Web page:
DANA POINT, Calif.—Upon approach, the harbor in Dana Point, California—with seven miles of coastline and unique headlands jutting into the Pacific Ocean—presents visitors with a picturesque view.
But lurking below, there’s much more than meets the eye.
In 2019, Dana Point officially distinguished itself as the “Dolphin and Whale Watching Capital of the World,” boasting nearly half a million dolphins—more per square feet than anywhere else on earth—along with glimpses of the rare blue whale, the largest animal that’s ever existed on Earth.
“If you were to drain the ocean and look at the topography, right outside of our harbor, within a mile, it drops 2,000 feet—boom,” Gisele Anderson, co-owner of Captain Dave’s Dolphin and Whale Watching Safari, told The Epoch Times.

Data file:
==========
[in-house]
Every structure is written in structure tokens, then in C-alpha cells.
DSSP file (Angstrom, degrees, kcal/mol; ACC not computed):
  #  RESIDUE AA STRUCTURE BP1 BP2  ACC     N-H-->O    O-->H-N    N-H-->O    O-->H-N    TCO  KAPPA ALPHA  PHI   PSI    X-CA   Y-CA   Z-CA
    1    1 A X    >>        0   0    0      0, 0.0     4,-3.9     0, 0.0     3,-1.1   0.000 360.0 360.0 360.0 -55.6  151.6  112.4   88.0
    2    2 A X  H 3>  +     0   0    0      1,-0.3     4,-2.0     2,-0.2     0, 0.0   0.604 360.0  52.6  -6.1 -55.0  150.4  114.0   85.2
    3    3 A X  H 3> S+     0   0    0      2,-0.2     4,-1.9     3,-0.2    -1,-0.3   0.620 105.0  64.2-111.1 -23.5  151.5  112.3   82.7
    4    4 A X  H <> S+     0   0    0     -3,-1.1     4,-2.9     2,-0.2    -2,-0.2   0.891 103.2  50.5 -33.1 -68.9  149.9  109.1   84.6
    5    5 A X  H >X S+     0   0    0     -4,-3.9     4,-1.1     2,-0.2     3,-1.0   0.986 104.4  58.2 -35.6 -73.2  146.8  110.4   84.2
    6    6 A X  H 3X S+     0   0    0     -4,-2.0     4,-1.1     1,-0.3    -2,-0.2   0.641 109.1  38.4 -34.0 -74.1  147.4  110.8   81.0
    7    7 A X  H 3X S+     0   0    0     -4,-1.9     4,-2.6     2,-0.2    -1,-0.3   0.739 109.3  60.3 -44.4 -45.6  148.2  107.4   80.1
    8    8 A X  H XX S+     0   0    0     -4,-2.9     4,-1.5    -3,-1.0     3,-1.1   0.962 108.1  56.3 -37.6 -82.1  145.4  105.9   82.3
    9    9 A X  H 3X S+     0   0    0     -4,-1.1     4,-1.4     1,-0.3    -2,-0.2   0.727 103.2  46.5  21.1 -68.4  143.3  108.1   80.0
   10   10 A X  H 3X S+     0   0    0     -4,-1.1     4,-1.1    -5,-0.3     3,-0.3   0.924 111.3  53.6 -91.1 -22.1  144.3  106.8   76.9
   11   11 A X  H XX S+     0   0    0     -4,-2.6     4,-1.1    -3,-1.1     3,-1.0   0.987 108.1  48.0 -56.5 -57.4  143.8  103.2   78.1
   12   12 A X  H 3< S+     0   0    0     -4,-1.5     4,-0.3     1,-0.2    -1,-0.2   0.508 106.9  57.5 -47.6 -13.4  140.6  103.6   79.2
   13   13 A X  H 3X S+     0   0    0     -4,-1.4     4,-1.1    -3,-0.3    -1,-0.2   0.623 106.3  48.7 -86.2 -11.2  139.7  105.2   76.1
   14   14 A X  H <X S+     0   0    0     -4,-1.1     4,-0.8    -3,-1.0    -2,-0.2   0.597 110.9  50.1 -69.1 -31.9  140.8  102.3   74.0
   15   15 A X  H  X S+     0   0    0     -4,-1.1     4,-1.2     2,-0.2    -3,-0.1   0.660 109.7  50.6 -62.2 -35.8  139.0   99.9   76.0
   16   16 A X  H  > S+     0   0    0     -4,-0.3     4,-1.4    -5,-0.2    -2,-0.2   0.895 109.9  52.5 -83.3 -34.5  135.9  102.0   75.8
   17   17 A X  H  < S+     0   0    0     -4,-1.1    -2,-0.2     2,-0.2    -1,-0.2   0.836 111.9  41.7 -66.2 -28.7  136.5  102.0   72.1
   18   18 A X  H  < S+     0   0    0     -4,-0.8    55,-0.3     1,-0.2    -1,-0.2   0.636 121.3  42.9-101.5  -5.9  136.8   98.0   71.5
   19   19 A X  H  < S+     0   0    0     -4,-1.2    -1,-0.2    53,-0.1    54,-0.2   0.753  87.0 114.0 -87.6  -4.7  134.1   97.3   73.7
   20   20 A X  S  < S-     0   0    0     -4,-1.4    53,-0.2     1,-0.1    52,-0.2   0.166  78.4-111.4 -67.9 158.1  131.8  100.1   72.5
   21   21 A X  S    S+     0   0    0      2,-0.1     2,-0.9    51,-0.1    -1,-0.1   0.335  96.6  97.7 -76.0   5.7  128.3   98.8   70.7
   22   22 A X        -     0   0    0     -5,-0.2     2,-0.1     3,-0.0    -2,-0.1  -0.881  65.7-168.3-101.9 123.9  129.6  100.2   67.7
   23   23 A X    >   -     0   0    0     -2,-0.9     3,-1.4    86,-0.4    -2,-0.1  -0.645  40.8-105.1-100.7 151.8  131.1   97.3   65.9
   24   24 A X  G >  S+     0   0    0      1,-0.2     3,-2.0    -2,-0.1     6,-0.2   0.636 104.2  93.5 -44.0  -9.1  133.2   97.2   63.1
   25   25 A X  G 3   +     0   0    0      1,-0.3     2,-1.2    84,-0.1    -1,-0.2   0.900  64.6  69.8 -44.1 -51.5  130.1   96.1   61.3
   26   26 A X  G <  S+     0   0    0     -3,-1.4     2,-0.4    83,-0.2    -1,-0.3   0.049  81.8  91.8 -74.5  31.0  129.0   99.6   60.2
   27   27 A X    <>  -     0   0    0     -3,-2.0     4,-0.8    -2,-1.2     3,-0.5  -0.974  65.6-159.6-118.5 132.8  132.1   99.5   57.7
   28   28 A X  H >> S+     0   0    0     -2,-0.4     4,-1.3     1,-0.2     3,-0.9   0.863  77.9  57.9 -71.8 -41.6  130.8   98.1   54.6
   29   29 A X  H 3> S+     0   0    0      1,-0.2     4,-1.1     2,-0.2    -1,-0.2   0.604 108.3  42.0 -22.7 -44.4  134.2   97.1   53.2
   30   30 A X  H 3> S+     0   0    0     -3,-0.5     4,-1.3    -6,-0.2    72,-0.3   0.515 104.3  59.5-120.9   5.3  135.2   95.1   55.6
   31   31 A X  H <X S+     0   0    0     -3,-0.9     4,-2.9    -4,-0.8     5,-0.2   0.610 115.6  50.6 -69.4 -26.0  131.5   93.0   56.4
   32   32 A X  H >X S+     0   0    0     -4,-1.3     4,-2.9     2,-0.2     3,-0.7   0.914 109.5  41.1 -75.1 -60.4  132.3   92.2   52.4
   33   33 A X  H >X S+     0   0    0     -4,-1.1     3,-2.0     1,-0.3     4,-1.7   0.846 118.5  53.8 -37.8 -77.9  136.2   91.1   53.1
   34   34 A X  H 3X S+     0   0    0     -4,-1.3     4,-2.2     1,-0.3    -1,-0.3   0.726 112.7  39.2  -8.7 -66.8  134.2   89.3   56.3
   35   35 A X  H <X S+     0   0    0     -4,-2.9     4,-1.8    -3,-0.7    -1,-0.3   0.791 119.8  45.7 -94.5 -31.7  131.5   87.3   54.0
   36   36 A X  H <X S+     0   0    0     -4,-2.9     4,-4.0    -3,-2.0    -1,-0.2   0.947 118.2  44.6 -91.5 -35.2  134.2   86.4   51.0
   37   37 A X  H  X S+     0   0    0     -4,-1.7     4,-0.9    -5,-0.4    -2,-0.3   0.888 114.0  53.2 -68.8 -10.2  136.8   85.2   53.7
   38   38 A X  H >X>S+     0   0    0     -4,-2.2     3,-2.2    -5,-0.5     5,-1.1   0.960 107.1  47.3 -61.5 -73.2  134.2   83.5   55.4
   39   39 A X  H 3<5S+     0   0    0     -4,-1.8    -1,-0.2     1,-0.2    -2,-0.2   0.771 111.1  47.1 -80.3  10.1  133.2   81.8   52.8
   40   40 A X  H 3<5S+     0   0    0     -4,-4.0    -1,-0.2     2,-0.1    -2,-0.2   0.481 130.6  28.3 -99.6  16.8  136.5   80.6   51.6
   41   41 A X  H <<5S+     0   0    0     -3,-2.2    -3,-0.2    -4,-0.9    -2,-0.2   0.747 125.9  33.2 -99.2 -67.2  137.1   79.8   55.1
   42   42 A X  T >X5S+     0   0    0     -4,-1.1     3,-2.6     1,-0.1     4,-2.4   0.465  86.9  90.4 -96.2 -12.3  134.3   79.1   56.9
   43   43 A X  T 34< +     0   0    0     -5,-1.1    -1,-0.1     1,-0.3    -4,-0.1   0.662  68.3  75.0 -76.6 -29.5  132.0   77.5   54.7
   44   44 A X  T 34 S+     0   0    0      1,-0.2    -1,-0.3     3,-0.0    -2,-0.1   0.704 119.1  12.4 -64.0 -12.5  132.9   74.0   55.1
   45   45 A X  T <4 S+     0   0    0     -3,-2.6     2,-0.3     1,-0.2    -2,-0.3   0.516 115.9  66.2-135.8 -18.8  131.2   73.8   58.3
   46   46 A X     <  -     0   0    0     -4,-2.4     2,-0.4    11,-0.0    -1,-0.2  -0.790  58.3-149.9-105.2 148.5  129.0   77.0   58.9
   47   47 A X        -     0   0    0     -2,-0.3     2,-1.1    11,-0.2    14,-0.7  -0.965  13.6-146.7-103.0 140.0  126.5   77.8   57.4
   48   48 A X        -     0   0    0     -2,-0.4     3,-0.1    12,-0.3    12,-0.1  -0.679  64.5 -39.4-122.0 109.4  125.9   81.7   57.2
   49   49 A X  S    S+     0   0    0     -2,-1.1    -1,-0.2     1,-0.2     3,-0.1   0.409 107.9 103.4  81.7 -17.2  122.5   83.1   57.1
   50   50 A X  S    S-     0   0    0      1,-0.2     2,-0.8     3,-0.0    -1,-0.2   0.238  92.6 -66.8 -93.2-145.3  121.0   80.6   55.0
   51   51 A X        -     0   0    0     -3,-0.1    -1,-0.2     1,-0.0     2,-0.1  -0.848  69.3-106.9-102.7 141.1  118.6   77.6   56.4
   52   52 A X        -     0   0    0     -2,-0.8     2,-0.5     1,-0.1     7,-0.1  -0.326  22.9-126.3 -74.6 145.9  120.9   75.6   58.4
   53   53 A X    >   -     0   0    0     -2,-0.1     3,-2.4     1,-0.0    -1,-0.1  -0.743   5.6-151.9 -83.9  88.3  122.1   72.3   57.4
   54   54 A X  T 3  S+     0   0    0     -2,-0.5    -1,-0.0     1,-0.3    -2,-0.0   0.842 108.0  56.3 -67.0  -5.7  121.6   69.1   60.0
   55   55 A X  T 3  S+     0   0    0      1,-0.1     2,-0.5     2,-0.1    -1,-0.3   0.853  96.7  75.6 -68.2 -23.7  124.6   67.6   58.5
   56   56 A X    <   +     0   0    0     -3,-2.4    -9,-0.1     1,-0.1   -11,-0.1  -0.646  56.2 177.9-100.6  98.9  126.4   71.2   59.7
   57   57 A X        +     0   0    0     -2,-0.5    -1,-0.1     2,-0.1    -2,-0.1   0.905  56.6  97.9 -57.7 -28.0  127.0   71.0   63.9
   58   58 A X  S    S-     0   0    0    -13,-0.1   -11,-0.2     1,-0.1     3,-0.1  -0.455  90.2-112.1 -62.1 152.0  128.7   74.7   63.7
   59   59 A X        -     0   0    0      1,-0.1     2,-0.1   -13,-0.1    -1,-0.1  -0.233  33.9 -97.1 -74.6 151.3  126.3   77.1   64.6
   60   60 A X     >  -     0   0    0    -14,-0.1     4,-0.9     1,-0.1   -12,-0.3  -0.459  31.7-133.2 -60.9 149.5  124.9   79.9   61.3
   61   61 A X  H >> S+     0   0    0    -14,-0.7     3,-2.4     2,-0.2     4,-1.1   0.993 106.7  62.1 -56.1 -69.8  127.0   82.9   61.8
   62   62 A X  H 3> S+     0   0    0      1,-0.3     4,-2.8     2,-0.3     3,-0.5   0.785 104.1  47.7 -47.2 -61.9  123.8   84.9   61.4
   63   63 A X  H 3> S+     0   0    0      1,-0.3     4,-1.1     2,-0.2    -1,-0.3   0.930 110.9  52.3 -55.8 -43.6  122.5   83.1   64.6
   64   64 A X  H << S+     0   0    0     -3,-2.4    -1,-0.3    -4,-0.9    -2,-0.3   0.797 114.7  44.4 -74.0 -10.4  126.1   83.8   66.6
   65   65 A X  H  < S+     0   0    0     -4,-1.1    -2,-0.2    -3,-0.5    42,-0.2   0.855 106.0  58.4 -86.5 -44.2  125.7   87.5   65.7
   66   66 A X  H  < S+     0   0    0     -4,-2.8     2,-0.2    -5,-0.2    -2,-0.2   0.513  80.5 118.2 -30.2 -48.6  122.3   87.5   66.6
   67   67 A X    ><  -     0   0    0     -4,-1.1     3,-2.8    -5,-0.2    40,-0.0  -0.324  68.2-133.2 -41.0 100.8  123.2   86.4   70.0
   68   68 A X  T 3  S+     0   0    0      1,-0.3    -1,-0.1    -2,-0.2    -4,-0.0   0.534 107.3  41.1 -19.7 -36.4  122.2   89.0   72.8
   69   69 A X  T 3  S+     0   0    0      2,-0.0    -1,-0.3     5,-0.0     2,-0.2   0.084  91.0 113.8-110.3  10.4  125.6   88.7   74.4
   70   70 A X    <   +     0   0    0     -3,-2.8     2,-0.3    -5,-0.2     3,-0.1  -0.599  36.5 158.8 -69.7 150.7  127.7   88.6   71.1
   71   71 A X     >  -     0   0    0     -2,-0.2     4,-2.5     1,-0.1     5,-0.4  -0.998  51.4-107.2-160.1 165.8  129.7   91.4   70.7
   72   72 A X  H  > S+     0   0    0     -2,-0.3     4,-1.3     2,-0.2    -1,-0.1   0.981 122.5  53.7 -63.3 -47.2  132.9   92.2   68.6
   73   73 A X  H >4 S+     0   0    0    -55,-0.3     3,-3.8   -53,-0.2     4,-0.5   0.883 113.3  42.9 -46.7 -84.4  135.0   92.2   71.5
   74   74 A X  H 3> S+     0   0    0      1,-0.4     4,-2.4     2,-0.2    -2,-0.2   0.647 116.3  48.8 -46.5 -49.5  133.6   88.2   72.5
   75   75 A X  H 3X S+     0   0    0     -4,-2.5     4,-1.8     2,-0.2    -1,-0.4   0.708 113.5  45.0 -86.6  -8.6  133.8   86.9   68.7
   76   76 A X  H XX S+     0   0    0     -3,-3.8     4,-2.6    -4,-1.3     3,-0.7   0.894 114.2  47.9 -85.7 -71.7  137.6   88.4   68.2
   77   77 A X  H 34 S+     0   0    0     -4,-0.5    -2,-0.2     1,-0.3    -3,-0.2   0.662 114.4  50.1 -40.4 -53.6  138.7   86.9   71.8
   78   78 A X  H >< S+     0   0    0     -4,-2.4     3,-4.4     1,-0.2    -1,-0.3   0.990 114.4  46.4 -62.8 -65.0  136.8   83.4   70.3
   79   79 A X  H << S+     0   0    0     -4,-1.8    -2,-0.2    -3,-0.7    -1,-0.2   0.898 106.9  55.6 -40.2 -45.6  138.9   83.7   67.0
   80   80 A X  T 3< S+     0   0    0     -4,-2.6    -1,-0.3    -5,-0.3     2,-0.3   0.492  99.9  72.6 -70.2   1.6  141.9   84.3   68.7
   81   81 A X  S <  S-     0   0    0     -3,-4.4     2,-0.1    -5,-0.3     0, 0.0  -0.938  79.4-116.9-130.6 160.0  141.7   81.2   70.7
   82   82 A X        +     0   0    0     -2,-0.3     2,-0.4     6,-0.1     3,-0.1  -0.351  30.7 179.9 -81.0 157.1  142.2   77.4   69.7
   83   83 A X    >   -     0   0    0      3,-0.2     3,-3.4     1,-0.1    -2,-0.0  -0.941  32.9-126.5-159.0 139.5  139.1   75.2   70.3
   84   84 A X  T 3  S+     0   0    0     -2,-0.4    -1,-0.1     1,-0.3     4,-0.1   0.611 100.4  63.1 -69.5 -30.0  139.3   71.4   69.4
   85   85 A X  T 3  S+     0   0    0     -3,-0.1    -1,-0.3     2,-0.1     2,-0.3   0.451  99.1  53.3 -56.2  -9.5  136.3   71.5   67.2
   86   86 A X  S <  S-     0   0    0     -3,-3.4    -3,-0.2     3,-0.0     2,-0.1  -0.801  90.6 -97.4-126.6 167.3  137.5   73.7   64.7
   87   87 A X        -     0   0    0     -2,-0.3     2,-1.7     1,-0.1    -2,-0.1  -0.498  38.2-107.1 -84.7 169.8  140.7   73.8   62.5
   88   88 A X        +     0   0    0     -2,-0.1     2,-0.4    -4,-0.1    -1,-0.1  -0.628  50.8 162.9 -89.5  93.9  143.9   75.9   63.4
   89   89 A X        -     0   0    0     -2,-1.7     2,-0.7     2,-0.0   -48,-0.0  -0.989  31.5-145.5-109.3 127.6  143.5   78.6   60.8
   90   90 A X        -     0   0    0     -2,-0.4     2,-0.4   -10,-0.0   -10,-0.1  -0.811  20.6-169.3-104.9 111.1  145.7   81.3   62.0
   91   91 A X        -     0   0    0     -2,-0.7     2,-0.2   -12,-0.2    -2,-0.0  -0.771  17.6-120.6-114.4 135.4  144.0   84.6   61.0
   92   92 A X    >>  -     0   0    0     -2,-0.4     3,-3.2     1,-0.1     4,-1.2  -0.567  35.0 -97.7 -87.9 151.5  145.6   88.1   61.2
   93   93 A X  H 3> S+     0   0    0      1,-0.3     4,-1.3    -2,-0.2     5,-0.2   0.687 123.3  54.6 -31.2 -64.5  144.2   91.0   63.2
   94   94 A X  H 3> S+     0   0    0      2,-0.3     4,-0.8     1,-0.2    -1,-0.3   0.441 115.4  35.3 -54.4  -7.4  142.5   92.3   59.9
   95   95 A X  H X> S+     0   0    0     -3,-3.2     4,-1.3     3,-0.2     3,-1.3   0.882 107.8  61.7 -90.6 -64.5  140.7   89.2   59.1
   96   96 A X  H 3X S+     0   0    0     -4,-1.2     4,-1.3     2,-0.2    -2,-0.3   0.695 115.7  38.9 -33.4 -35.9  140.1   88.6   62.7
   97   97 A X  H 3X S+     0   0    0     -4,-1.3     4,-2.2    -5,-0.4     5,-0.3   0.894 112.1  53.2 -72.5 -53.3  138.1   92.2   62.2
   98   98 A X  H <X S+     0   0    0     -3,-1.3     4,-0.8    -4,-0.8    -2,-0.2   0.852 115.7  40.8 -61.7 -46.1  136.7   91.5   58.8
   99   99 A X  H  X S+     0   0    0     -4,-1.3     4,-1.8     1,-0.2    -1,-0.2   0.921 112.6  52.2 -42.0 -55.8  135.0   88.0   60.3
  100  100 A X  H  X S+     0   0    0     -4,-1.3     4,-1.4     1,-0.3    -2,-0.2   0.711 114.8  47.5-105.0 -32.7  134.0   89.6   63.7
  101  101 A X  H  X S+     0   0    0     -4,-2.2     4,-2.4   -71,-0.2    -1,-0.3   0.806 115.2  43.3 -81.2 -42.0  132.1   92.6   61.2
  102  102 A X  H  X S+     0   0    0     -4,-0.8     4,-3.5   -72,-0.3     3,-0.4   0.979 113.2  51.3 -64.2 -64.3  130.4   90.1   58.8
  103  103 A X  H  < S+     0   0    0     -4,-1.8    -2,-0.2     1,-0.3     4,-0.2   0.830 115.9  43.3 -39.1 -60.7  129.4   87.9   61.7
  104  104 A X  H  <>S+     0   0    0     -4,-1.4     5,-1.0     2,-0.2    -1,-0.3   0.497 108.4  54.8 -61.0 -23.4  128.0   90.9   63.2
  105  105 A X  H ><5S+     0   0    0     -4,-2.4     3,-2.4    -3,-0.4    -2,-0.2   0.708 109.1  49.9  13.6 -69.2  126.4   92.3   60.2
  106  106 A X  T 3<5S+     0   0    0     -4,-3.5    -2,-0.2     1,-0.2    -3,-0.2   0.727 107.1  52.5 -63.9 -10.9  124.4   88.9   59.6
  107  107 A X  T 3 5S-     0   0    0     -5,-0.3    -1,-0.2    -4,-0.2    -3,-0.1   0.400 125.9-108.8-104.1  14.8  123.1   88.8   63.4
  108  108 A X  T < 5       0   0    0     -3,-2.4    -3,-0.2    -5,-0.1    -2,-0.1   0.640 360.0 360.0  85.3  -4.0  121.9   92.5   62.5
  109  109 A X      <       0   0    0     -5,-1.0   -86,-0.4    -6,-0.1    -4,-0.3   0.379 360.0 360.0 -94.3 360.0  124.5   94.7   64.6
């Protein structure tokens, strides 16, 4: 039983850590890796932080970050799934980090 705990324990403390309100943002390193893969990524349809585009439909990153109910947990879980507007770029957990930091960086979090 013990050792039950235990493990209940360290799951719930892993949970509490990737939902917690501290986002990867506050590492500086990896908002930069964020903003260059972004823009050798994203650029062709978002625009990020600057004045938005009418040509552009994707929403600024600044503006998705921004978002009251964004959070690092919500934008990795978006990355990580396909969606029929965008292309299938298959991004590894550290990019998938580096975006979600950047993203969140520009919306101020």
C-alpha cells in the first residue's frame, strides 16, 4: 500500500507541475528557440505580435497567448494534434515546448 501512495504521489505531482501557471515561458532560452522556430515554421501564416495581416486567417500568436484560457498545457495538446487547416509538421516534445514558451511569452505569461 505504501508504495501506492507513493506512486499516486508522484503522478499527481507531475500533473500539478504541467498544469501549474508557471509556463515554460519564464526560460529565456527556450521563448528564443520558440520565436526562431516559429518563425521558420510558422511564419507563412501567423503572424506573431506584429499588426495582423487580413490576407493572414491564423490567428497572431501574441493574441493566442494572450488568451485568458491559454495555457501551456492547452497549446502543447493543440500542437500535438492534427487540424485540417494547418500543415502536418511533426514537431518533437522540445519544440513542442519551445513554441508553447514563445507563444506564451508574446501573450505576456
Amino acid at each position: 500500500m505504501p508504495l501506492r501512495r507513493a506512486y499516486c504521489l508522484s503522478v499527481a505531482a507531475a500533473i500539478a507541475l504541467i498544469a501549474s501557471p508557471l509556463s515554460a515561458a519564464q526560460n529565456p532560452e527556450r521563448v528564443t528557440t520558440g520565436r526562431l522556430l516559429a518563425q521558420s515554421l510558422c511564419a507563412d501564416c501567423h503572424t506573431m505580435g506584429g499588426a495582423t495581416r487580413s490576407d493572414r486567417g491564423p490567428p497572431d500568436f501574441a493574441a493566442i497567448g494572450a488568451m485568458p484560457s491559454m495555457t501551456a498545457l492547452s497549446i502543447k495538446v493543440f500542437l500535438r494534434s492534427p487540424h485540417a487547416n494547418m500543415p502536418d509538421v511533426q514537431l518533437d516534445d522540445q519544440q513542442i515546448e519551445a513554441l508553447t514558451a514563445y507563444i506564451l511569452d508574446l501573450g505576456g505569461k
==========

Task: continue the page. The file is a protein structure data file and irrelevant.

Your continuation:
That massive depth provides cold water, offering a thriving habitat for dolphins and whales, she said. The peninsula is also a stop on the annual great gray whale migration between Mexico and Alaska, which takes place twice a year.
“We have the weather, we have five species of dolphin that we see throughout the year, we have five species of whales that we see on a regular basis. Where else can you go and have that kind of an experience?” Anderson asked.
The answer, as it turns out, is fewer than a handful of places.
Whale Heritage Site
In early 2021, Dana Point was certified as one of the world’s four Whale Heritage Sites by the World Cetacean Alliance. Whale Heritage Sites designate locations where whales, dolphins, and porpoises coexist with human communities in an authentic and environmentally friendly way.
“[The Alliance] wants to establish sites that are following responsible whale watching practices,” Anderson said. “They want the site to have stakeholders who care about the well-being of the cetaceans that live and visit their areas, and we have that here.”